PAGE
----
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The 'Map of Life' Will Track Every Plant and Animal on the Entire Planet The 'Map of Life' Will Track Every Plant and Animal on the Entire Planet

The 'Map of Life' Will Track Every Plant and Animal on the Entire Planet

by Sarah Laskow
May 13, 2012

When it's finished, the Map of Life will show the location of every known plant and animal on the planet.

“Imagine if you had the world's most amazing field guide,” says Robert Guralnick, a biodiversity scientist at the University of Colorado Boulder who’s working on the project. “When you go to the national parks or out exploring, you had at your fingertips something that was not just a static book but the world's most amazing field guide that changed and that you could contribute to.”

That is the goal of this project, an ambition that Guralnick’s website calls “simple and profound.” The beta version of the map just launched, with information about almost 25,000 species. The final version will includes tens of thousands more: There are more than a million species that scientists have named and documented, and potentially millions more still unknown.

The information available about the species' locations is not as detailed as it could be, though. “Where geography was 150 years... that's kind of what we're doing today in the world of biodiversity,” Guralnick says. Whereas today anyone can zoom in on a digital map and see details at the neighborhood level, the finest-grained biodiversity data is orders of magnitude more difficult to capture. Different sources of data about a species also provide different types of information. “Some are really good at telling you where species are not,” Guralnick says. “Some of them are really good at telling you where species are.”

The Map of Life grew out of the idea that combining all those different types of data would provide a more detailed picture. When a user searches for a species—the pika (pictured above), for instance—the Map of Life shows point-observation data (museum specimen or field observations), ranges drawn by species experts, and regional checklist data displaying the maximum extent of the species’ range. A search for the American pika produces the map below, with green for the expert maps, grey for the regional checklists, and points for the field observations.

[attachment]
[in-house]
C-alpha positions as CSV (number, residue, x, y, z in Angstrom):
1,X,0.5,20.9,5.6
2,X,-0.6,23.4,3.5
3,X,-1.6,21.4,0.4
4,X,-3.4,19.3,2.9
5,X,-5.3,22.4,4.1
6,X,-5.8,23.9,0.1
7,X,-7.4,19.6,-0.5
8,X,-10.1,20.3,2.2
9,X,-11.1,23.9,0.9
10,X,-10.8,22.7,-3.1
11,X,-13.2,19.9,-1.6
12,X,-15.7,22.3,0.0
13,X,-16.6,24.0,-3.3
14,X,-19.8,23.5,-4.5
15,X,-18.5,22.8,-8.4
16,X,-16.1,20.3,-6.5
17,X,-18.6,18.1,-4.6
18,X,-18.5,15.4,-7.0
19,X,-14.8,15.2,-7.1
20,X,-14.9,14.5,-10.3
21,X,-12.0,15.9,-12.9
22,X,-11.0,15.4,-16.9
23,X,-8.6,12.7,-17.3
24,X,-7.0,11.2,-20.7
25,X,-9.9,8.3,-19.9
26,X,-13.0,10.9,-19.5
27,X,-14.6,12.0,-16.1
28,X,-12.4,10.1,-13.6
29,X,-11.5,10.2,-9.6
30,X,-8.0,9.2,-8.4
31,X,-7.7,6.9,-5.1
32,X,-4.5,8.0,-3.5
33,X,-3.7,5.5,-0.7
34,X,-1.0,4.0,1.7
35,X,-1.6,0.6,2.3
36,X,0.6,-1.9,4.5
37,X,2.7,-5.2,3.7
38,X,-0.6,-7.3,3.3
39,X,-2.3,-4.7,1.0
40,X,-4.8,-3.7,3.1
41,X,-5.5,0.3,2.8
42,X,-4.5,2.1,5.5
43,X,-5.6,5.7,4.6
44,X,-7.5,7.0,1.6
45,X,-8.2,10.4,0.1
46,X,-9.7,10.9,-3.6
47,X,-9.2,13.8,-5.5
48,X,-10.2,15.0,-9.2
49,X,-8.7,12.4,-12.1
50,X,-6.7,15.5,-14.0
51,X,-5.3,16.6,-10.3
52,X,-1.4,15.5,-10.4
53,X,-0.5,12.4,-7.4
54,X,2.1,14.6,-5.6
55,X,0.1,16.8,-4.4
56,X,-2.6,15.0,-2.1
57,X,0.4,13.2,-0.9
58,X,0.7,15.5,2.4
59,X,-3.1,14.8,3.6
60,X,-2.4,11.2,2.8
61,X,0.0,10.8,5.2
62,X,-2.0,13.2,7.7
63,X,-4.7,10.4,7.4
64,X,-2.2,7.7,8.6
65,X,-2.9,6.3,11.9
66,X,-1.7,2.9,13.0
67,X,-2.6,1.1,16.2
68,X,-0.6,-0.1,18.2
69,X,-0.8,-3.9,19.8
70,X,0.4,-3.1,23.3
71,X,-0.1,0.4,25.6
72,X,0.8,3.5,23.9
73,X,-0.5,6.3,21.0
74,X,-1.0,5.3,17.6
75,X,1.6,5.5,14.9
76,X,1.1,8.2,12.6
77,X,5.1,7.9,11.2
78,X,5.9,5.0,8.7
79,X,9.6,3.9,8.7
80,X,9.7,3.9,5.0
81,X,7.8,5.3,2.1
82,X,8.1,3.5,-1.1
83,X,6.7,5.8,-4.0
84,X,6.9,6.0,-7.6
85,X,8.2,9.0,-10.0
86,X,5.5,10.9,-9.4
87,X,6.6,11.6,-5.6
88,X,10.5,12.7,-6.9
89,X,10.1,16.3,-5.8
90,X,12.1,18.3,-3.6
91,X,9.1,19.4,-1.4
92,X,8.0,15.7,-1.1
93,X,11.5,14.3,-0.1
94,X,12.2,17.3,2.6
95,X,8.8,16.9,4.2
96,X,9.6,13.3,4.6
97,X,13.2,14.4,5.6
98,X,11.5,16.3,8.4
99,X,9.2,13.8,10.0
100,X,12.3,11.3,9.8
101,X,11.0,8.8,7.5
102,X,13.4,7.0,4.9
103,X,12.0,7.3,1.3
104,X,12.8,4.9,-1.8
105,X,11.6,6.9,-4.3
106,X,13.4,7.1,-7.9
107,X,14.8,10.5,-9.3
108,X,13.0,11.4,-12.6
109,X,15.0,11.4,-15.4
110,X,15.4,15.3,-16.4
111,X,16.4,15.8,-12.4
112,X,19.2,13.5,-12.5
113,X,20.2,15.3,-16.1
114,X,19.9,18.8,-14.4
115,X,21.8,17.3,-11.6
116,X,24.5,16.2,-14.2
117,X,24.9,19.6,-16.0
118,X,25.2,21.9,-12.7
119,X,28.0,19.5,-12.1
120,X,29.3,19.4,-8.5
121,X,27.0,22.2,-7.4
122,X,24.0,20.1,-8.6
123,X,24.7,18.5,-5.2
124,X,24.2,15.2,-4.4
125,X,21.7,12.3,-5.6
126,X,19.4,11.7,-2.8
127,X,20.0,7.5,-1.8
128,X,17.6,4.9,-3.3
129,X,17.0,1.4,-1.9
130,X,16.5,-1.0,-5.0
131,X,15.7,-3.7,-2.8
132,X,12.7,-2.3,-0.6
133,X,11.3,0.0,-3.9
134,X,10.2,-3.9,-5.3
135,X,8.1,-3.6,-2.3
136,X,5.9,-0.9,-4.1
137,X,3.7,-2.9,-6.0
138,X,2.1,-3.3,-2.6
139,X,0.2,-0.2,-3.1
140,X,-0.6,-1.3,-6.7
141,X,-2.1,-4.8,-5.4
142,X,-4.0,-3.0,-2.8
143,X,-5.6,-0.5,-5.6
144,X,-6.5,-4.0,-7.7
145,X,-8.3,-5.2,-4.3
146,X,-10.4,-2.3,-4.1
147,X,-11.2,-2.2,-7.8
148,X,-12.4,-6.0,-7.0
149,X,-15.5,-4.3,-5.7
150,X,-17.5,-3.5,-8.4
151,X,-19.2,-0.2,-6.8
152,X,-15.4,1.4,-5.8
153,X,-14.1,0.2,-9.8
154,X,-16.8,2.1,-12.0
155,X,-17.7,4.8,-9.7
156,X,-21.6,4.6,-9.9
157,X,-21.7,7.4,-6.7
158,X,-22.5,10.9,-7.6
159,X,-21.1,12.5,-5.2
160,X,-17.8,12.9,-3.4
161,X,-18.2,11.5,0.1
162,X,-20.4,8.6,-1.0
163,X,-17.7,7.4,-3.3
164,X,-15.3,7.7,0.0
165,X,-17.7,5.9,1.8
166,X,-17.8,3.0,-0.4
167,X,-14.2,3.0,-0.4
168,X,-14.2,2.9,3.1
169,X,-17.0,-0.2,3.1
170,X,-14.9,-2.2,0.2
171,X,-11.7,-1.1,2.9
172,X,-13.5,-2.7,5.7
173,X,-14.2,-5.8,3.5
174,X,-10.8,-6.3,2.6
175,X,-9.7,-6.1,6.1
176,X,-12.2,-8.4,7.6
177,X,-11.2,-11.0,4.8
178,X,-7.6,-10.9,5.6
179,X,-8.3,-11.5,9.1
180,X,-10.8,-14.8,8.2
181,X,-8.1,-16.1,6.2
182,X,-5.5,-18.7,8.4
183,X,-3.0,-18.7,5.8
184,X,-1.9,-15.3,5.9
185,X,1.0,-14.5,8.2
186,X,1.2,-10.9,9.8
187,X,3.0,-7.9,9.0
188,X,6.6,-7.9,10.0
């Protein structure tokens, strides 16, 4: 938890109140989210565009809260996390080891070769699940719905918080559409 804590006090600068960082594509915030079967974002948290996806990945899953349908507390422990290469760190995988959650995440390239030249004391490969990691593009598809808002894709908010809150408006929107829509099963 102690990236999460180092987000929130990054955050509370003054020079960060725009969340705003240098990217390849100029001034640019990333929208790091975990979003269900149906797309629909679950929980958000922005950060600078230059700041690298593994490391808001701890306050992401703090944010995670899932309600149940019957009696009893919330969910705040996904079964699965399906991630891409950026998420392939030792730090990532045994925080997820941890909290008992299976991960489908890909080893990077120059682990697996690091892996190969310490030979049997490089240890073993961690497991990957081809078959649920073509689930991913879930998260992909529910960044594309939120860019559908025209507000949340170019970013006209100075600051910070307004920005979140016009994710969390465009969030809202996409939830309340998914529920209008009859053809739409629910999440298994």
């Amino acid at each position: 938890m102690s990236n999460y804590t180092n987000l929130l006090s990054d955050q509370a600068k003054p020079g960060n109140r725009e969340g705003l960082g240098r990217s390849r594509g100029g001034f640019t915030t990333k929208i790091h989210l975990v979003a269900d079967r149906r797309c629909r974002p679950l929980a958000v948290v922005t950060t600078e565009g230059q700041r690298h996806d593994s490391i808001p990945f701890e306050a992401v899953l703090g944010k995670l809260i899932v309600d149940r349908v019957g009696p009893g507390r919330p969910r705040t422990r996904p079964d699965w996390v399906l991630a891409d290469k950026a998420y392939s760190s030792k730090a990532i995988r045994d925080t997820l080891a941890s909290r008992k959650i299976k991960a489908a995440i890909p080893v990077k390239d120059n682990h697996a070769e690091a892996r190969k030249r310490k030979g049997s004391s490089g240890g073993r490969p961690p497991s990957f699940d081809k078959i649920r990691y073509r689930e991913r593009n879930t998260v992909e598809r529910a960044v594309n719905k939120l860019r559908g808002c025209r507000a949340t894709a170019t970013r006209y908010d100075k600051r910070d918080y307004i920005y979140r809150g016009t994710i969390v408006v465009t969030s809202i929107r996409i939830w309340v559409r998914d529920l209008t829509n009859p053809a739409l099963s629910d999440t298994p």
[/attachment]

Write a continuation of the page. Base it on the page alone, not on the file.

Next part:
Users can also search for a list of species within a particular area by right -licking on any point. Within 30 miles or so of Manhattan, one can find woodland voles, muskrats, smoky shrews, bobcats, and a slew of other species.

The team behind the project, led by Yale professor Walter Jetz, also is planning to create a mobile app for the map, which would generate a list of species based on the user’s location. They’re also looking for users to contribute to the project, helping to flag areas where the different data sets contradict each other, for instance.

Ultimately, the Map of Life could document the changes in biodiversity across the globe. “The idea behind the Map of Life isn't just about geographical distributions,” Guralnick says. “It's about the environment—climate change and landscape change.” It's important to understand how these changes are impacting species: A recent study found that biodiversity loss can affect the productivity of ecosystems on the same scale as pollution. Right now, scientists and land managers don’t have information about biodiversity on the scale that people actually live in. Putting all of the data into one place could help change that. 

Photo courtesy of the National Park Service

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